Snyder and Martin's move brought about an entirely different lifestyle--one that involved a house, a yard, and for Snyder, the chance to launch his own firm, Mitchell Snyder Architecture, after first acquainting himself to Portland, Oregon, as a designer at Scott Edwards Architecture. His first project on his own: a chicken coop for the couple's new feathery friends.
The coop grew out of the garden. "We were so excited to have a yard," Snyder recalls. Martin started growing a vegetable bed and soon a friend and owner of Naomi's Organic Farm Supply suggested hens. "She got us excited about having chickens as an extension of our garden," Snyder says.
Portland permits each household up to three hens (no roosters), and in February 2009, Snyder had the plans in the works in Google SketchUp. Around the same time, the duo also got their chicks, housing them under lamps in the basement until the coop was completed. "We didn't know what they were going to be like," Snyder says. "But we didn't just get them for the eggs; they're really fun as pets, too."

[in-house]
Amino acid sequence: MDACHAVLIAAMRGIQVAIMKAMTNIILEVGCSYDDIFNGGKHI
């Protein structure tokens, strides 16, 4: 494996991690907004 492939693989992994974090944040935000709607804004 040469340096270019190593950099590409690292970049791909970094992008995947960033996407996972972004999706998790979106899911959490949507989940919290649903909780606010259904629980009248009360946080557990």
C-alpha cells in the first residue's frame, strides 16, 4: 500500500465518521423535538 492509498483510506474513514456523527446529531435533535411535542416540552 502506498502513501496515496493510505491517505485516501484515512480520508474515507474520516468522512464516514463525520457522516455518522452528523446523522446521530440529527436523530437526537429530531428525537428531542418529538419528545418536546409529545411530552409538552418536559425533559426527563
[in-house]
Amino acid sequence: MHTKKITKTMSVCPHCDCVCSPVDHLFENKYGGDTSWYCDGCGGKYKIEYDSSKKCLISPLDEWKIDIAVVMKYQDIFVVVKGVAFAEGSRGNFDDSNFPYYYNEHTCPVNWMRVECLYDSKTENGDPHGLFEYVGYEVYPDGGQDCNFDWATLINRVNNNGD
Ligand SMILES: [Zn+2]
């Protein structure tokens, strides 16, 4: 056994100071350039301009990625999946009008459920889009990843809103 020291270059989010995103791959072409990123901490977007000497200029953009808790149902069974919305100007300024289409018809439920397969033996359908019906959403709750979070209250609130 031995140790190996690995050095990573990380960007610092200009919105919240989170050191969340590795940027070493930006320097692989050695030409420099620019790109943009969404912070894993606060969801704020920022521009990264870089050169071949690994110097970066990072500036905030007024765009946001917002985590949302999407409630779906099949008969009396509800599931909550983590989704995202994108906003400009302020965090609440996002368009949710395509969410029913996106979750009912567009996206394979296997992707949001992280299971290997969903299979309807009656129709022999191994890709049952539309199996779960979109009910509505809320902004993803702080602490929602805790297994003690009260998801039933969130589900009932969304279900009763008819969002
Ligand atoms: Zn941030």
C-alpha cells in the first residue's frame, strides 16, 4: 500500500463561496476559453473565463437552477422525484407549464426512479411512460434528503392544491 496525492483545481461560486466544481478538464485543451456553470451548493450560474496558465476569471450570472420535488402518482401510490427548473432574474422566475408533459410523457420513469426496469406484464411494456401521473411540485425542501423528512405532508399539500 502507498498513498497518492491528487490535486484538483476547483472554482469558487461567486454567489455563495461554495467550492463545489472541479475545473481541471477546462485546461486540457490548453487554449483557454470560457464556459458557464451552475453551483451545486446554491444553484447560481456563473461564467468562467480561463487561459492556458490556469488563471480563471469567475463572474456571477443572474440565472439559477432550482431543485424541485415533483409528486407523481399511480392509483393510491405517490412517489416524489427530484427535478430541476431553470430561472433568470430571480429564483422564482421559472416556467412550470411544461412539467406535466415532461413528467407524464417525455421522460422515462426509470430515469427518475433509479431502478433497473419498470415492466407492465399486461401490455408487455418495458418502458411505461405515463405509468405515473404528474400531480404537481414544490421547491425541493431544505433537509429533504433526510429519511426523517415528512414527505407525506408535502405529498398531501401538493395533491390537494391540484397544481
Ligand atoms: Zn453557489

Hens as clients, Snyder learned, are not too different from humans. "They have the same considerations of comfort and protection from the elements," he says. Chicken-raising guides recommend that each bird be given two square feet in the coop and four square feet in the run. Snyder's design is a four-foot cube with a four-foot-by-15-foot run.
Snyder finished the sleek-looking box with reclaimed cedar siding and ventilated it with two upper windows. On top, he added a green roof: "The living roof helps keep the coop cool, but mostly it was a chance to experiment and design something fun."
Inside, the coop is lined with oriented strand board (OSB) and fitted with cans of food and water. Though Snyder designed a large door so he and Martin can access the inside of the coop to clean it, he forgot that to get to the door, they'd have to crawl through the chickens' run. "That's the one think I would have changed," he says. "We're both pretty short but we still have to crouch down to get through."
In the warm months, each of the couple's three hens lays an egg a day. "It's a good thing we can only have a few chicken," Snyder says. "That'd be a lot of cholesterol to eat otherwise." Fortunately for Snyder and Martin, the hens' production slows to an egg per week in cool months (and some chickens stop laying eggs altogether in the winter). But even in the summer, the couple has plenty of friends happy to share a scramble.